Where he's at: Even with the departure of Menelik Watson for the NFL, Barron again appears to be the sixth man on the offensive line totem poll, but that won't necessarily preclude him from winning a job this fall. Hart turned in a strong spring and remains atop the depth chart at right tackle for now, but few players are so tenuously attached to their spot. If Hart slips up in fall camp, expect Stork to slide out to tackle and Barron to be back in the starting lineup at center.

What's to come: It's probably unfair to suggest Barron's 2013 season will be dictated largely by Hart's success or failure, but it makes sense that Jimbo Fisher won't want to reshuffle multiple positions on the line if he doesn't have to, and Stork is a lock for a starting role -- either at center or right tackle. Still, Barron earned plenty of praise even while running with the No. 2 offense the past year, and the experience -- both as a starter and a reserve -- is incredibly valuable to an FSU team with little depth on the line. Barron may not be a starter from Day 1, but odds are he'll play a few key snaps at some point this season, and when Stork graduates at year's end, he'll certainly be ready to step into the starting job for 2014.
TALLAHASSEE, Fla. -- Ryan Hoefeld was a late arrival at Florida State's recruiting camp last June. Still, the 6-foot-3 center was eager to finally meet the Seminoles' infamous offensive line coach.

Rick Trickett was already heading into the film room to watch tape of the day's workouts, but former FSU assistant Dameyune Craig was happy to make an introduction -- with just one, small warning.

"Just count the number of F-bombs he drops," Craig told Hoefeld.

[+] EnlargeIra Denson
Jeff Peoples/IntersportUnder Armour All-American Ira Denson is one of only three offensive linemen to sign with Florida State in the 2013 class.
The grizzled line coach and the prospect watched film, with Trickett breaking down each play, nearly all of his insight emphasized with some language not entirely appropriate for mixed company. And Hoefeld counted.

"It ended up being like 27," Hoefeld said. "That was when I first started really liking him."

Hoefeld is not alone. Trickett pulls no punches, and that's made him a hero for many of the hard-scrabble, blue-collar linemen who have called Florida State home during the past six years. But that gruff personality doesn't always endear him to players with a softer side or fans concerned about Trickett's negative effect on recruiting. In fact, there might not be a more divisive figure in Tallahassee than the diminutive ex-Marine with a penchant for breaking down weak players and building the strong ones into NFL prospects.

"What young guys don't understand is, the way Coach Trickett teaches it, it's a business," said former FSU tackle Menelik Watson, a second-round selection by the Oakland Raiders in this year's NFL draft. "If you don't come with the mindset that you want it, you're going to struggle. … A lot of players don't understand that."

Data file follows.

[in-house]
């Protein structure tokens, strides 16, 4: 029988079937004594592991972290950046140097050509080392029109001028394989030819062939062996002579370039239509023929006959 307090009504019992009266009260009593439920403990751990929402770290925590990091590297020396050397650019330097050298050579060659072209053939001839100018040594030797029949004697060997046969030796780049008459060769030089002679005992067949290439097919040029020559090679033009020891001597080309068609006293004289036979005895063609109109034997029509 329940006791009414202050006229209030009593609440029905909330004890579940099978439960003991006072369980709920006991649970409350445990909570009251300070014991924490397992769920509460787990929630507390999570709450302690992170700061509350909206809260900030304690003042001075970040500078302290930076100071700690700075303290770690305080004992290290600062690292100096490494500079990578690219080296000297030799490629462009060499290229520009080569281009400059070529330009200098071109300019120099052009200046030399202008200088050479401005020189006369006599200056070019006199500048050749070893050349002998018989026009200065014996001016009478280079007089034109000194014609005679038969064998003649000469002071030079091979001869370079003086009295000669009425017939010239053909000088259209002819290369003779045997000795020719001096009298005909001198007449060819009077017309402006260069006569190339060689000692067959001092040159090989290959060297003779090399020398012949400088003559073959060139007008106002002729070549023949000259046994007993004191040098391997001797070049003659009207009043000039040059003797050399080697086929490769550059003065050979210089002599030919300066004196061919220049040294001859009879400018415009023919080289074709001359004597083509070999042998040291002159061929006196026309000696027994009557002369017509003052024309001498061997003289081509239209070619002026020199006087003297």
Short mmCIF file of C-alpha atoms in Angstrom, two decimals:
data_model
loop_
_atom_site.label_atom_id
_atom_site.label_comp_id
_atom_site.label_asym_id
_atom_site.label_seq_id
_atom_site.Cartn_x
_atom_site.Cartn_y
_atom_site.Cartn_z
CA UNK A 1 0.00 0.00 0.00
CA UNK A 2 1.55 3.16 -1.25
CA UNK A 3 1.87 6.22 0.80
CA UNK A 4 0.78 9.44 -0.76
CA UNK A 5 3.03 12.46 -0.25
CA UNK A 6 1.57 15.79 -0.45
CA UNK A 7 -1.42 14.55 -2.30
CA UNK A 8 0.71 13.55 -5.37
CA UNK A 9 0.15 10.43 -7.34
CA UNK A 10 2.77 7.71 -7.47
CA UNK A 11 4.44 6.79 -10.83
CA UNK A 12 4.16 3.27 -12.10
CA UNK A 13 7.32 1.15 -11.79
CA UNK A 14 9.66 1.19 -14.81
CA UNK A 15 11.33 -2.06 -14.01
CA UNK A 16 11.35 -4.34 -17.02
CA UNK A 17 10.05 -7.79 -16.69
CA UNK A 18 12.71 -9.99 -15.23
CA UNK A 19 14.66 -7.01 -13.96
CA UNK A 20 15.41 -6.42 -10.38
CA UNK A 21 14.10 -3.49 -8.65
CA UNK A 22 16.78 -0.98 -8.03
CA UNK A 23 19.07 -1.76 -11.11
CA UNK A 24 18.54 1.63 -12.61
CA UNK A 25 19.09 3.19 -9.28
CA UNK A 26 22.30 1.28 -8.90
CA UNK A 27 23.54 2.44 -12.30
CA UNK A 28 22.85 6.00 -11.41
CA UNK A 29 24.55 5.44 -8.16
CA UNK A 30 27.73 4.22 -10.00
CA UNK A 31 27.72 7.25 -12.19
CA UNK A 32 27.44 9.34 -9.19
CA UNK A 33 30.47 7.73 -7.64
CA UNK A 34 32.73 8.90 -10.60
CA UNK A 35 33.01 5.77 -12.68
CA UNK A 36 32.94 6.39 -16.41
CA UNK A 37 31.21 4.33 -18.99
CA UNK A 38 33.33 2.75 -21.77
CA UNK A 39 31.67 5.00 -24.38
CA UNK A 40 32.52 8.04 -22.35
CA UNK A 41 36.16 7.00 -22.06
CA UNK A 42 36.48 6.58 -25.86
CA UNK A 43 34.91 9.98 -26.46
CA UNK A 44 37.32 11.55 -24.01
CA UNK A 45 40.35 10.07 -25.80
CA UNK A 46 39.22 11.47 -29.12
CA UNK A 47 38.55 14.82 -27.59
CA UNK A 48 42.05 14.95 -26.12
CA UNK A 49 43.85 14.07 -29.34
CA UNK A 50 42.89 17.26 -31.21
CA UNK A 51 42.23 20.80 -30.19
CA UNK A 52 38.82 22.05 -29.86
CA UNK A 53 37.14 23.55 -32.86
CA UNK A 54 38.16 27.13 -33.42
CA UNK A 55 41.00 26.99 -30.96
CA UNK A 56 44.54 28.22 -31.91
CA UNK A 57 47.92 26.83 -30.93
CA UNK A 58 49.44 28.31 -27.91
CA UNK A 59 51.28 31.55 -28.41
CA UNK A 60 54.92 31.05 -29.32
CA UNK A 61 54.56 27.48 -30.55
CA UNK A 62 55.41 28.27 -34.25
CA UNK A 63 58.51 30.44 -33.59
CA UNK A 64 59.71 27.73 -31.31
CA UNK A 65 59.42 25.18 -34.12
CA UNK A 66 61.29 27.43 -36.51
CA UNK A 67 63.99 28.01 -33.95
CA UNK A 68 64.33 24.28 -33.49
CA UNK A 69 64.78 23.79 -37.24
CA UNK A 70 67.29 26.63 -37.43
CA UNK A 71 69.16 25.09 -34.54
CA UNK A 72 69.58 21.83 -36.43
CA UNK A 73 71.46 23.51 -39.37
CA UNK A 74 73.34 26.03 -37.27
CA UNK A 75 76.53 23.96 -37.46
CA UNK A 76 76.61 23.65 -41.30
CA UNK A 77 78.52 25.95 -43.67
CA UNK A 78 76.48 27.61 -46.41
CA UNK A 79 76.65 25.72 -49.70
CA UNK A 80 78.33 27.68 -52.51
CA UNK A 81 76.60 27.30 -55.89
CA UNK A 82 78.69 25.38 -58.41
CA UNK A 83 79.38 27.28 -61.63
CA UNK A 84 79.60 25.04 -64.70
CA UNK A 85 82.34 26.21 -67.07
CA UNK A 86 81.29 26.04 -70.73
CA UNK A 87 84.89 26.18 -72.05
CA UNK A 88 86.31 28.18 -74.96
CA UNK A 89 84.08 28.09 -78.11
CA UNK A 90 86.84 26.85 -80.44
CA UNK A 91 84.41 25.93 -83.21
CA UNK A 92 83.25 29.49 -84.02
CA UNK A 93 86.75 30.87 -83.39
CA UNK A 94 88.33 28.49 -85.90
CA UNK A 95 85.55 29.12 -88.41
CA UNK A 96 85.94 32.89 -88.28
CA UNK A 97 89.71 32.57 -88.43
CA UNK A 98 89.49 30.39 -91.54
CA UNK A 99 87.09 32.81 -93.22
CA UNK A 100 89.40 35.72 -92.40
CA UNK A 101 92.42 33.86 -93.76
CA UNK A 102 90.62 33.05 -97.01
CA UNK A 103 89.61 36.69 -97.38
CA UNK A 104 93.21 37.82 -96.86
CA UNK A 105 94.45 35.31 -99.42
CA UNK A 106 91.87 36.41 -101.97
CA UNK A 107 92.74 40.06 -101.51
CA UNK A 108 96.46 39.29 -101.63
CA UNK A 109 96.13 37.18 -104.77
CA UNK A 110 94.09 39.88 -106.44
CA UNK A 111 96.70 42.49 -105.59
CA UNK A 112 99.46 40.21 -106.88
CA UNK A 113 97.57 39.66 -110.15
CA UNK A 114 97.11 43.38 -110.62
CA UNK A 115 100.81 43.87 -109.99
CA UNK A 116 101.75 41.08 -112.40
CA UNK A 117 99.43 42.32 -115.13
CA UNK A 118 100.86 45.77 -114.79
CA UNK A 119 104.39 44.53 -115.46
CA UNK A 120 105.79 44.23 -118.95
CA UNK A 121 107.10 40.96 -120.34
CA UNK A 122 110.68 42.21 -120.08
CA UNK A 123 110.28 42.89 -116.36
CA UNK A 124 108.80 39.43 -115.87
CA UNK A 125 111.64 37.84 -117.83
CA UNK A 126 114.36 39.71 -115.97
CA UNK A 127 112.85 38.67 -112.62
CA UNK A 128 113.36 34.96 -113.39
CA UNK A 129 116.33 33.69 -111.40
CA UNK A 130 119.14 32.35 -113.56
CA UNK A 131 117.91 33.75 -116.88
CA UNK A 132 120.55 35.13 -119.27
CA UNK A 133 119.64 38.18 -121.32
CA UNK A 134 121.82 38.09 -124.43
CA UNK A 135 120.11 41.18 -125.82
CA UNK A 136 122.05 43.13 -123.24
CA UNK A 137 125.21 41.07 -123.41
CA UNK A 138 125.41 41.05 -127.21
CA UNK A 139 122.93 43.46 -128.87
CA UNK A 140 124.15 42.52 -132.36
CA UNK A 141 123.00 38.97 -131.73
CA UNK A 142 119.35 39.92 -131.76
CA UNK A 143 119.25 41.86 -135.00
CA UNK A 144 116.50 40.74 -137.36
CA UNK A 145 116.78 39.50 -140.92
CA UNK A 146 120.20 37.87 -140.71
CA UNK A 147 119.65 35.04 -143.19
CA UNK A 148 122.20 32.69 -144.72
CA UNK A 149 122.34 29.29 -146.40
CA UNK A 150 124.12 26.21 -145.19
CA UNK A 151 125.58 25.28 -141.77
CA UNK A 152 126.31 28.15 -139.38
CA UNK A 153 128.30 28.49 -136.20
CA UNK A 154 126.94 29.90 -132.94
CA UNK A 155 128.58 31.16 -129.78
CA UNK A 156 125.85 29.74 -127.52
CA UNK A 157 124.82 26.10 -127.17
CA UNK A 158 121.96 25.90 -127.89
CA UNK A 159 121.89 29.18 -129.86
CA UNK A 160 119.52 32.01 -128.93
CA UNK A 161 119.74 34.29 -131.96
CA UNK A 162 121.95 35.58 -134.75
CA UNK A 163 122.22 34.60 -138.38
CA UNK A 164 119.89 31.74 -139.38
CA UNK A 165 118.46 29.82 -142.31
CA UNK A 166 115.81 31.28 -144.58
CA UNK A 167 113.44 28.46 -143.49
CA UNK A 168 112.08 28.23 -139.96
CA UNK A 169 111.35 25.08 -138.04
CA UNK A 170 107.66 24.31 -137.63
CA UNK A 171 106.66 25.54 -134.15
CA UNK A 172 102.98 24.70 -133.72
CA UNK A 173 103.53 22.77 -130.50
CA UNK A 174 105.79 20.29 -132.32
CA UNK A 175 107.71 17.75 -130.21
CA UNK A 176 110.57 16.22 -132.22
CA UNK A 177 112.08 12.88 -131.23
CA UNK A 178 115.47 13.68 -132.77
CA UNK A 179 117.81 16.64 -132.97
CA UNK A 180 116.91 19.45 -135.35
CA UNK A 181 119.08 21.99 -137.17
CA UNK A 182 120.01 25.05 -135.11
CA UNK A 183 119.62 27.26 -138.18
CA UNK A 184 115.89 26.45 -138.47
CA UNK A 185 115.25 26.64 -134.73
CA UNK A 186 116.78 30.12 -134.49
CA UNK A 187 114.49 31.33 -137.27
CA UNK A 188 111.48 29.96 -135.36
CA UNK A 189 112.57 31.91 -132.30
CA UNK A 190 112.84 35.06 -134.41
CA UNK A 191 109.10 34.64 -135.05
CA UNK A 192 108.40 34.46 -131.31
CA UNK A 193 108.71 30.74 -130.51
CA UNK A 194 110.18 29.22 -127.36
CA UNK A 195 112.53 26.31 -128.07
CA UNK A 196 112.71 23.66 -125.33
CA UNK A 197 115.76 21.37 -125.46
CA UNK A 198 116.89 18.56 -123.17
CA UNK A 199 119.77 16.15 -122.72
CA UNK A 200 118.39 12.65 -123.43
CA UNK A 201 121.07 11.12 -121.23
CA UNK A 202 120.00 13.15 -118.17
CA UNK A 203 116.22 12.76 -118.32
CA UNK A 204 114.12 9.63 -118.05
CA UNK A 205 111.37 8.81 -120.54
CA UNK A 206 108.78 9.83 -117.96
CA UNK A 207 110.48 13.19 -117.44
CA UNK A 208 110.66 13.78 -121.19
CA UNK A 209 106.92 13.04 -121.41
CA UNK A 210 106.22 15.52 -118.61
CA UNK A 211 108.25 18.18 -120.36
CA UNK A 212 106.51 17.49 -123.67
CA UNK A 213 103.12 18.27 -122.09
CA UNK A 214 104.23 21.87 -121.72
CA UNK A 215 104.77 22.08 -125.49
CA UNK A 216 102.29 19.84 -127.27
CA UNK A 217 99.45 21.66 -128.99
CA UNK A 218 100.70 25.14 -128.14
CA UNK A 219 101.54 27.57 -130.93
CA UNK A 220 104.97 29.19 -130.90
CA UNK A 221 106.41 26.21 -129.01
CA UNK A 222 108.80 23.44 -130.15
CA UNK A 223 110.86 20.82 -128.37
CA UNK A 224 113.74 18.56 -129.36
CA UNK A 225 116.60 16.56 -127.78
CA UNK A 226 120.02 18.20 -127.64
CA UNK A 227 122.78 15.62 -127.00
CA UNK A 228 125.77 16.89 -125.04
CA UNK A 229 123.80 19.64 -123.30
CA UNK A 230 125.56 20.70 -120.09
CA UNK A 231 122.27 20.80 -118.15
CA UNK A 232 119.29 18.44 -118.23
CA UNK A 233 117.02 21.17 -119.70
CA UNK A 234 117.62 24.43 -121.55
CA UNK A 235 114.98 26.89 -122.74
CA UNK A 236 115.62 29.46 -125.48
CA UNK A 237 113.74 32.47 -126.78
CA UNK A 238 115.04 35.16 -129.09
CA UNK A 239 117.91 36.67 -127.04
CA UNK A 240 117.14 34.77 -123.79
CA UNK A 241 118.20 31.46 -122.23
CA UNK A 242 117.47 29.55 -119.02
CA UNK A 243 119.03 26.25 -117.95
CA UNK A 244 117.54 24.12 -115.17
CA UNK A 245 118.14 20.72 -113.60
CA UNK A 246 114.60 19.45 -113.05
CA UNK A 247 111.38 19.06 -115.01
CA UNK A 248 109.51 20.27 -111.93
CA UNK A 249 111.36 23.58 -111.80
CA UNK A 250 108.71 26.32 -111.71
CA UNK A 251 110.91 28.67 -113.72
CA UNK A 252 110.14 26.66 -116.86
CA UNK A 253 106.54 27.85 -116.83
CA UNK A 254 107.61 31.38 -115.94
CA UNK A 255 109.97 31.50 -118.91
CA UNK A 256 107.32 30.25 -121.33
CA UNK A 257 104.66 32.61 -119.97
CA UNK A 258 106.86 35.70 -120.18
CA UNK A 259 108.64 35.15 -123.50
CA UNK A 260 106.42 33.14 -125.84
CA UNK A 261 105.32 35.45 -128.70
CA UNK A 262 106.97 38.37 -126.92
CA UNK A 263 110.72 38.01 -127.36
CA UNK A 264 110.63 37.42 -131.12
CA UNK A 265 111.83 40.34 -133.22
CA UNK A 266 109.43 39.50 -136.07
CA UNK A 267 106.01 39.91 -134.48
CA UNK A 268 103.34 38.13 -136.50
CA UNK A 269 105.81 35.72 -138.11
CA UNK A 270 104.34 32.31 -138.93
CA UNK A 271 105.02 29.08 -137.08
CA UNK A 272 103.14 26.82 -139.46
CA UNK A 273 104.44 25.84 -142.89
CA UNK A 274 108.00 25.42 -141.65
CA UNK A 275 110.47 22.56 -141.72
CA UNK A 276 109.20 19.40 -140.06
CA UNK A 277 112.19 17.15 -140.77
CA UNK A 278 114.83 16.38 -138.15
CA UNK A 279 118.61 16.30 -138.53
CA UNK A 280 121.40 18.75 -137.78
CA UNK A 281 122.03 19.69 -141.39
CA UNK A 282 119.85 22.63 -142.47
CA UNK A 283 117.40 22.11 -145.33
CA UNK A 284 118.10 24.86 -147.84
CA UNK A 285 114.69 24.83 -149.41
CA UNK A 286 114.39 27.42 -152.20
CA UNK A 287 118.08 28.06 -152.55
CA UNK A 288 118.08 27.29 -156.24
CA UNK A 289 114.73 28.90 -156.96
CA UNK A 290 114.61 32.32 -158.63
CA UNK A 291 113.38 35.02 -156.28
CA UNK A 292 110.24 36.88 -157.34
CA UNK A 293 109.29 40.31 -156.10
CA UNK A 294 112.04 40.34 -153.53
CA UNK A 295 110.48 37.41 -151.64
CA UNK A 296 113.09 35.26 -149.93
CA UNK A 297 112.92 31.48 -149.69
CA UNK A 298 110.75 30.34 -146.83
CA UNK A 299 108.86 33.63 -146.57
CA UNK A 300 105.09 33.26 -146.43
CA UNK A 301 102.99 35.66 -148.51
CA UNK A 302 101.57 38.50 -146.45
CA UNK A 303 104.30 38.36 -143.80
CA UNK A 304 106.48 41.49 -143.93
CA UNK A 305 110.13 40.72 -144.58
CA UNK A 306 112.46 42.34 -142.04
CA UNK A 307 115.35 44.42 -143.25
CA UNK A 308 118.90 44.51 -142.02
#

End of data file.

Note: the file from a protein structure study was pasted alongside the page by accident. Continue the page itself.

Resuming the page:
A Vietnam veteran, Trickett began his coaching career in 1973 and in the 37 seasons since, he's coached seven All-Americans and sent nearly three dozen players on to the NFL, with Watson, a junior college transfer with virtually no football experience, his latest success story.

But Trickett’s old-school approach doesn't always play well with 17-year-old prospects. While a handful of players like Hoefeld have been drawn to Trickett's stern demeanor, the overall depth on offensive line has lagged noticeably in spite of Florida State's immense success in other areas on the recruiting trail.

Two seasons ago, FSU's only signings on the line were Watson and Daniel Glauser, both junior college players who have already moved on. Last season, Trickett landed three players -- Hoefeld, three-star tackle Wilson Bell and four-star guard Ira Denson -- but missed out on a handful of top targets. As the 2014 class begins to take shape, there is no bigger area of concern for the Seminoles than finding some much-needed depth on the line.

Before Bell committed in February, he had a long talk with FSU guard Josue Matias. It wasn't a sales pitch as much as it was a warning.

"[Matias] was like, 'If you do come, he's going to be the best coach you've ever had, but he's going to be hard on you, he's going to stay on you, he's going to grind on you.' "

Hoefeld heard similar horror stories, but he was prepared. In high school, Hoefeld's line coach was a mild-mannered religion teacher, but on game days, he was restricted to the press box because his on-field outbursts were a little too explosive. Hoefeld found Trickett to be a kindred spirit.

But for all the advanced warning, Trickett's approach is still jarring. On the practice field, his players tower over him and even Jimbo Fisher cracks jokes about Trickett's small stature, but no one commands more attention.

There's cursing and yelling and zero tolerance for mistakes, and no one manages to escape Trickett's wrath for long. In the midst of it all, however, there are lessons.

"I've had coaches who would scream and yell and curse, but they didn't have a clue how to teach a kid something," Watson said. "He does. People hear the screaming and hollering, but forget he's trying to teach something. I figured that out early."

At 23, Watson had the luxury of maturity. Not all of Trickett's players are so lucky.

Bobby Hart was just 16 when he arrived on campus two years ago. A wave of injuries on the line forced him into a starting job in 2011, and he showed promise, but by the time spring practice began last year, he'd shown little progress and had put forth only minimal effort. This was something Trickett wouldn't tolerate.